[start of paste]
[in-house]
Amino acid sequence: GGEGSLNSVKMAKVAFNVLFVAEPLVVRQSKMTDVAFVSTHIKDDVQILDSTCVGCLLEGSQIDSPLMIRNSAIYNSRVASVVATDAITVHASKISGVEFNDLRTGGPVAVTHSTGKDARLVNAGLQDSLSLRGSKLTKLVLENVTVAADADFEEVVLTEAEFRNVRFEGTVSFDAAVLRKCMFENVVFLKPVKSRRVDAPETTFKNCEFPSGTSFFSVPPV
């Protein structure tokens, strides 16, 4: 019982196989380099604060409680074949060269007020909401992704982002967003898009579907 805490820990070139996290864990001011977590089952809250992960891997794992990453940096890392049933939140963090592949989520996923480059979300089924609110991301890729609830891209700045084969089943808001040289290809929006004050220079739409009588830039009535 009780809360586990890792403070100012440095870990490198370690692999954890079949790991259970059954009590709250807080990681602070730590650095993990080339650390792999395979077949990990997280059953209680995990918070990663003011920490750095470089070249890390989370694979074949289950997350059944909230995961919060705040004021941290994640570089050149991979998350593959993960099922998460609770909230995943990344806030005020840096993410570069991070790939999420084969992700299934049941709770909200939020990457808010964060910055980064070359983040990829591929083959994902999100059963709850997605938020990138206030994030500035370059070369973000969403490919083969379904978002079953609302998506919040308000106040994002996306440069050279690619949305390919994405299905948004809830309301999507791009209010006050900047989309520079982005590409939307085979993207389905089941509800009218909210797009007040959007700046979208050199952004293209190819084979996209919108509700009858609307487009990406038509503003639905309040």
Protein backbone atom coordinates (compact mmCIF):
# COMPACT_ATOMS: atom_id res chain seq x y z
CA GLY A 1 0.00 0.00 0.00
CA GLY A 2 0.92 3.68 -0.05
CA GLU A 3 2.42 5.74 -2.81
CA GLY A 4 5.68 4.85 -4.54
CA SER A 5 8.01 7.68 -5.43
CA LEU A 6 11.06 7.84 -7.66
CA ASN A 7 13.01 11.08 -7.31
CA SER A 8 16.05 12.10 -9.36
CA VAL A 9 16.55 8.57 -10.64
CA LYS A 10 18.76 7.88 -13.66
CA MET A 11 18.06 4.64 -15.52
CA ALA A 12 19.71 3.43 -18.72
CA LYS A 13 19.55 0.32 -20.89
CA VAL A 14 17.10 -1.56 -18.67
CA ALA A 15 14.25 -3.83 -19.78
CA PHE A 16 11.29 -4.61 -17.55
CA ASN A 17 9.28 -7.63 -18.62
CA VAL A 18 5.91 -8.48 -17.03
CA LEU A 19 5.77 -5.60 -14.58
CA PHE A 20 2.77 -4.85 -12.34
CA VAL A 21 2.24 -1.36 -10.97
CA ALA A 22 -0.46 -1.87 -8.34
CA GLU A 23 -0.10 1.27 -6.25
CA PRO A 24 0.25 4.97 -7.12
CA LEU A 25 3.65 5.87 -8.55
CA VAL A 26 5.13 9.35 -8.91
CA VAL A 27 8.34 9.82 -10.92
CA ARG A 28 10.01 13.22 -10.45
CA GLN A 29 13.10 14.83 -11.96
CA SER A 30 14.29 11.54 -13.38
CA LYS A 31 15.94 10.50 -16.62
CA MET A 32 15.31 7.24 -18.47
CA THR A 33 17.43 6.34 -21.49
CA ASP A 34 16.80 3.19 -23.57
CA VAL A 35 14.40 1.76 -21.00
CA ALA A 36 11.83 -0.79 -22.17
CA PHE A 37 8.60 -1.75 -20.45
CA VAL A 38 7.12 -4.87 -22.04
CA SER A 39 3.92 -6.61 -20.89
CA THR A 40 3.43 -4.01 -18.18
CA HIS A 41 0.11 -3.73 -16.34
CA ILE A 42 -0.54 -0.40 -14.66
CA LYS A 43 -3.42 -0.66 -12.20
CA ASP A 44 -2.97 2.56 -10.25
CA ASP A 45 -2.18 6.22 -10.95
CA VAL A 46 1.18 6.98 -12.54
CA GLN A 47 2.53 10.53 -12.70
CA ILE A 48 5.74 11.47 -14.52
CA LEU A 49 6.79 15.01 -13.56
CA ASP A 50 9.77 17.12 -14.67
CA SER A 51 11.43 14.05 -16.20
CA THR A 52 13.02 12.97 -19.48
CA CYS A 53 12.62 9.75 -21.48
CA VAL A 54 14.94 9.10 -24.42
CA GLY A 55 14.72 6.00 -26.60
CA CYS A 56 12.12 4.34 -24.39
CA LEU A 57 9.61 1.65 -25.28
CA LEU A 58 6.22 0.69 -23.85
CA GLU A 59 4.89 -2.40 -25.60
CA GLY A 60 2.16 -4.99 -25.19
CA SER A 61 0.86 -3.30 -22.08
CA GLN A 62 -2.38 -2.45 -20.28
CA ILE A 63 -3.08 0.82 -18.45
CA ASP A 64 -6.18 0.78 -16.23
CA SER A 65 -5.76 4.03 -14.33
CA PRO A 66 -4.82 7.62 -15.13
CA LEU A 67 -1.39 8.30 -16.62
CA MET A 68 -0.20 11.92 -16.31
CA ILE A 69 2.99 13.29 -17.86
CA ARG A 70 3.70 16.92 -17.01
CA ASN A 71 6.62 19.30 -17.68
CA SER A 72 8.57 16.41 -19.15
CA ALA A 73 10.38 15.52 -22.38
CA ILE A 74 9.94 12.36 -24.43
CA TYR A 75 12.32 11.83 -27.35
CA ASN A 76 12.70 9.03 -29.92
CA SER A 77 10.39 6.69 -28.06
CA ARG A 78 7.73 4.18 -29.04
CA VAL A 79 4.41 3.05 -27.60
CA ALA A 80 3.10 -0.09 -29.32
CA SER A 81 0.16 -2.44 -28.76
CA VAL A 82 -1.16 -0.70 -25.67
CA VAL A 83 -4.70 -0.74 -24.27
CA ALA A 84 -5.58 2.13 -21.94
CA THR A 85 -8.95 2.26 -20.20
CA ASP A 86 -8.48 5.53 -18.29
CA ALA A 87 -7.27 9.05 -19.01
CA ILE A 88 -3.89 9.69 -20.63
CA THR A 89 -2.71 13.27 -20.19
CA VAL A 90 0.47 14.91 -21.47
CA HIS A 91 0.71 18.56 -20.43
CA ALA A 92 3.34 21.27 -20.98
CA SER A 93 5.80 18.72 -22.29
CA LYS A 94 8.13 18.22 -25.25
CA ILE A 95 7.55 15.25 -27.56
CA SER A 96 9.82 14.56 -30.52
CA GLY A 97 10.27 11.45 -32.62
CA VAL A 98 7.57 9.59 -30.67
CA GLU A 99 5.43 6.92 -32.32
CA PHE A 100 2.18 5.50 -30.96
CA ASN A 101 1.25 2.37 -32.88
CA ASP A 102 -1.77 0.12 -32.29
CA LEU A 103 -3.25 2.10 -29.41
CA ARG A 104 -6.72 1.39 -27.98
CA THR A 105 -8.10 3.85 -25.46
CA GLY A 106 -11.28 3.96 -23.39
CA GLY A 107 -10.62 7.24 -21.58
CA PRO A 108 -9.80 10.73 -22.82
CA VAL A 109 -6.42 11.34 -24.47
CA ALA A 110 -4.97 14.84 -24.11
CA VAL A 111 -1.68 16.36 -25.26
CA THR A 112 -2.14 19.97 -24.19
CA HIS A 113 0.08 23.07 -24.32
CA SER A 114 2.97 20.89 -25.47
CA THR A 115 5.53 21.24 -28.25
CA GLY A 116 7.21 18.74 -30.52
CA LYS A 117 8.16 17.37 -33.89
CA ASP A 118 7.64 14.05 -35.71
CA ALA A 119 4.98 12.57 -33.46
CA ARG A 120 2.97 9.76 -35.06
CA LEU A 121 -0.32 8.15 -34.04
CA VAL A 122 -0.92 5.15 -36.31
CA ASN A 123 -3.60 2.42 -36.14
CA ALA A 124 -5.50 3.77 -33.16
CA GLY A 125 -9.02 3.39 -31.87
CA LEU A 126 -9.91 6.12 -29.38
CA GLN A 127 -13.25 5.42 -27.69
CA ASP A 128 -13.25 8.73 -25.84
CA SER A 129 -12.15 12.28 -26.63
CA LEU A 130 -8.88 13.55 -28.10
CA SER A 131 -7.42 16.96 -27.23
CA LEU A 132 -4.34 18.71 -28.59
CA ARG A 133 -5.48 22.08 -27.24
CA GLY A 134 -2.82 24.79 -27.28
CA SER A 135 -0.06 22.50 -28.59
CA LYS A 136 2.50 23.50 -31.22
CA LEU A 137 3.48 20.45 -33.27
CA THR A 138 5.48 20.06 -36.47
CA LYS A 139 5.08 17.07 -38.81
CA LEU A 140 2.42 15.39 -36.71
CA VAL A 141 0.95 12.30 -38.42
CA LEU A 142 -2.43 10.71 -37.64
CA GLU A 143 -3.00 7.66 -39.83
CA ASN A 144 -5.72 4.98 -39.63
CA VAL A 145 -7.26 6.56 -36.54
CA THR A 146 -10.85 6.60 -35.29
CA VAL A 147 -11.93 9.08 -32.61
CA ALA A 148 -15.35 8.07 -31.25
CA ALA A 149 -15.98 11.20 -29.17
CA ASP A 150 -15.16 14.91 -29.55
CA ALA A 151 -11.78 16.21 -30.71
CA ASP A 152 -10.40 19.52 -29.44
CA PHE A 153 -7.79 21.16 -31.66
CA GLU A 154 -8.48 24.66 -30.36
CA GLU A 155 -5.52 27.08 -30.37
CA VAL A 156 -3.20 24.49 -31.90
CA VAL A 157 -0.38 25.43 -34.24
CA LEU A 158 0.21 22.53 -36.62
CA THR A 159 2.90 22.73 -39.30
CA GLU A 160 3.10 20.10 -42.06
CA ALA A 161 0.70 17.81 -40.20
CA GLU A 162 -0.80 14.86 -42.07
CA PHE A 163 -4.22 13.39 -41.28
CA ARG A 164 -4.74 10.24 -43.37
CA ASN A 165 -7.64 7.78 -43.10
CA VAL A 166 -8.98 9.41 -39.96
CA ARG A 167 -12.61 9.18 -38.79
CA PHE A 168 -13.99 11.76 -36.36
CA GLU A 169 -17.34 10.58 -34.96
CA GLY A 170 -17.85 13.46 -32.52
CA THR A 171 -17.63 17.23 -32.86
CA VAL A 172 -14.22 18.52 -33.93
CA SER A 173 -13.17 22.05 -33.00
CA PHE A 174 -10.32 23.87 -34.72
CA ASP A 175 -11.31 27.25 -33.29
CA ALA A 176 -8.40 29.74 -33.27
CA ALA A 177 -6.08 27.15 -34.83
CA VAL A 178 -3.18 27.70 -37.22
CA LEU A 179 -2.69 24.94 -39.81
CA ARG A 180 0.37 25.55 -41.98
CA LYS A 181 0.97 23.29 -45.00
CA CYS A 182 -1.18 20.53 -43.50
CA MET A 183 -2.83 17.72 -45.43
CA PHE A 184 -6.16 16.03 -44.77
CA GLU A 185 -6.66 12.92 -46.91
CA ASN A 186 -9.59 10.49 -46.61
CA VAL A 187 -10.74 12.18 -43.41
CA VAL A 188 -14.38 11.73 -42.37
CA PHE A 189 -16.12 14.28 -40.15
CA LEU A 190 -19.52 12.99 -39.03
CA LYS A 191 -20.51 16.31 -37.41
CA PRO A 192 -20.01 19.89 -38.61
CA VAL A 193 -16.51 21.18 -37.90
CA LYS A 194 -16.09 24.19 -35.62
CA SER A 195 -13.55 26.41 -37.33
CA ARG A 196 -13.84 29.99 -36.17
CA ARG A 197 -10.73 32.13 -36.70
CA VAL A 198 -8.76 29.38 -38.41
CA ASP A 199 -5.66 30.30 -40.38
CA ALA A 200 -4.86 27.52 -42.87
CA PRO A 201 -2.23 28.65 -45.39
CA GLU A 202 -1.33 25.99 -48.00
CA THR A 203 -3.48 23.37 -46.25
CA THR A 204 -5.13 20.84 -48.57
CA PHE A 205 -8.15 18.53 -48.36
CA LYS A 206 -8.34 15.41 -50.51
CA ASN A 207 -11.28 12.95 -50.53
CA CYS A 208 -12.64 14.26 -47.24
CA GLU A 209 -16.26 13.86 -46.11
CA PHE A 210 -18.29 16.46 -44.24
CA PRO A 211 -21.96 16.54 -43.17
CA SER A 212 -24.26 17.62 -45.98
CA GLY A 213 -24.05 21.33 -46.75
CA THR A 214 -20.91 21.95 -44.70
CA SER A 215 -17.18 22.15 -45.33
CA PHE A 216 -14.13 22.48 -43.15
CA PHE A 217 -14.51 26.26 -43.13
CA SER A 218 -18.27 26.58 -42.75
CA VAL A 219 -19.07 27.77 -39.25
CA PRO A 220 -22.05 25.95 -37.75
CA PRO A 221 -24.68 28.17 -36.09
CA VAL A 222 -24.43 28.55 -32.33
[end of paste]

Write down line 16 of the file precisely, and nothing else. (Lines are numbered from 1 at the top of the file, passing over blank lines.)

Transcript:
CA MET A 11 18.06 4.64 -15.52